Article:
"The God from
the Machine"


(notes edited
by John McGivering)




notes on the text
[November 24th 2004]

Publication

This story was first published in The Week’s News for January 7th 1888. It was collected as the first story in Soldiers Three, No. 1 of the Indian Railway Library, published in India the same year, and in Soldiers Three and Other Stories in 1899 and numerous later editions of that collection.

The story

This is a story of the 'Soldiers Three', Mulvaney the Irishman, Learoyd the Yorkshireman, and Ortheris the Londoner, who first appeared in "The Three Musketeers" in Plain Tales from the Hills (also published in 1888). Mulvaney tells how, in the days of his youth as a smart young Corporal, he foils a plot by a ruffianly Captain to run away with the Colonel's pretty daughter.

Critical comments

"The God from the Machine" is a slight story, which has not attracted much critical attention, but there has been much interest over the years in the 'Soldiers Three'. Carrington (page 134) records Sidney Low (Editor of the St. James’s Gazette) who seems to have published Kipling’s first piece in London (probably “The Comet of the Season” though Kipling later repudiated it) as writing:

I spent an afternoon reading Soldiers Three and when I went out to a dinner party that evening I could talk of nothing but this marvellous youth who had dawned upon the eastern horizon. My host, a well-known journalist and critic of those days, laughed at my enthusiasm, which he said would hardly be justified by the appearance of another Dickens. 'It may be', I answered hotly, 'that a greater than Dickens is here.'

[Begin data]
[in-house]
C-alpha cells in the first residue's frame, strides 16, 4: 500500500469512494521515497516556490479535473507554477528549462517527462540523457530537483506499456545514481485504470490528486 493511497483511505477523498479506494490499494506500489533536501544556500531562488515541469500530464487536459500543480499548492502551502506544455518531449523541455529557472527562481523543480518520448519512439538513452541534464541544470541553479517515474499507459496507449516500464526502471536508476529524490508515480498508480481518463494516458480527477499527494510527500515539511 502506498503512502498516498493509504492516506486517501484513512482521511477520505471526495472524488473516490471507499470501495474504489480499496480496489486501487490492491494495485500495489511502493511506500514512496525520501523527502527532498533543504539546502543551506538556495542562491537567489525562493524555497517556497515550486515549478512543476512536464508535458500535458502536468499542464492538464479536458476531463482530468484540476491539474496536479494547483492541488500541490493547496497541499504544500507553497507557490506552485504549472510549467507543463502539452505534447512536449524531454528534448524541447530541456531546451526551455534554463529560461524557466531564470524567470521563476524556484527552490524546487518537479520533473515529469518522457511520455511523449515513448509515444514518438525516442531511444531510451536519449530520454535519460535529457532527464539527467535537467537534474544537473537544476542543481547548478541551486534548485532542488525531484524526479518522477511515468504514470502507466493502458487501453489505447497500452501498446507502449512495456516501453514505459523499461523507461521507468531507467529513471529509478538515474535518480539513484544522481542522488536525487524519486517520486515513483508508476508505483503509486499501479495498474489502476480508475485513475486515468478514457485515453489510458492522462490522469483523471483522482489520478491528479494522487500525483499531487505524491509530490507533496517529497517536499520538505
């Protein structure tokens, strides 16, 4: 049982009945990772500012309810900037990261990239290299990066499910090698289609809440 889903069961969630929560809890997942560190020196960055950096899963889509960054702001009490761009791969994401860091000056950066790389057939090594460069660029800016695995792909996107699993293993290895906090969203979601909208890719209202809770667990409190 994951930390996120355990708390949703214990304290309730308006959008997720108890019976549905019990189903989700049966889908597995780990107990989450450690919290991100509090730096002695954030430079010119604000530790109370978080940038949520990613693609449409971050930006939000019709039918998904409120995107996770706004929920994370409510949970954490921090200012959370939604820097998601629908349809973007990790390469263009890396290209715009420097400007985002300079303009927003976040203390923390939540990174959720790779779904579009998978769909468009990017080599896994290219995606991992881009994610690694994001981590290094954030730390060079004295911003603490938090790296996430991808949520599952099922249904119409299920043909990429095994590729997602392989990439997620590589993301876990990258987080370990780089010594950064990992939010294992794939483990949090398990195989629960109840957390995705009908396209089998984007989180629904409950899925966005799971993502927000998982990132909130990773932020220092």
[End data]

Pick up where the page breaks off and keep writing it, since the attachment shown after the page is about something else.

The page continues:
See also the notes on “The Three Musketeers” in Plain Tales from the Hills.

Marghanita Laski (page 34) observes that: "Mulvaney, Ortheris and Learoyd stand with Shakespeare’s Nym and Bardolph and Pistol as the most famous soldiers in literature." Charles Carrington makes similar observations in his edition of Barrack-Room Ballads (page 5), and in his biography of Kipling (page 106):

Search English literature and you will find no treatment of the English soldier on any adequate scale between Shakespeare and Kipling.
Kingsley Amis does not agree:

Soldiers Three and Wee Willie Winkie ... contain little of Kipling’s best work. The soldiers ... have not yet come to their maturity ... Mulvaney recites long, not very funny anecdotes in Irish dialect, every other word conscientiously mutilated by an apostrophe or a would-be phonetic spelling. (page 59)
But see also Patrick Braybrooke’s Kipling and his Soldiers (The C. W. Daniel Company, 1925):

Avoiding absurd hero-worship of the soldier on the one hand and condemnation of him on the other, Kipling has drawn a picture of the British soldier with an accuracy that can only come from a perfect combination of knowledge and sympathy. (Preface)
This view was echoed forty years later by the anonymous author of Giants of Literature – Kipling (Sampson Low, ed. Arnoldo Mondadori, 1968):

These are no stylised soldiers but flesh-and-blood men – cynical, good-natured, undisciplined, rowdy, hard-drinking and rough-speaking. (page 34)
Kipling Journal references

There are numerous references to Soldiers Three and Other Stories in the Kipling Journal, including the following: KJ 052/27, 099/03, 100/02, 139/08, 188/02, 191/12, 216/19, 216/25, 254/29, 284/60, and 286/45.


[J H McG]

©John McGivering 2004 All rights reserved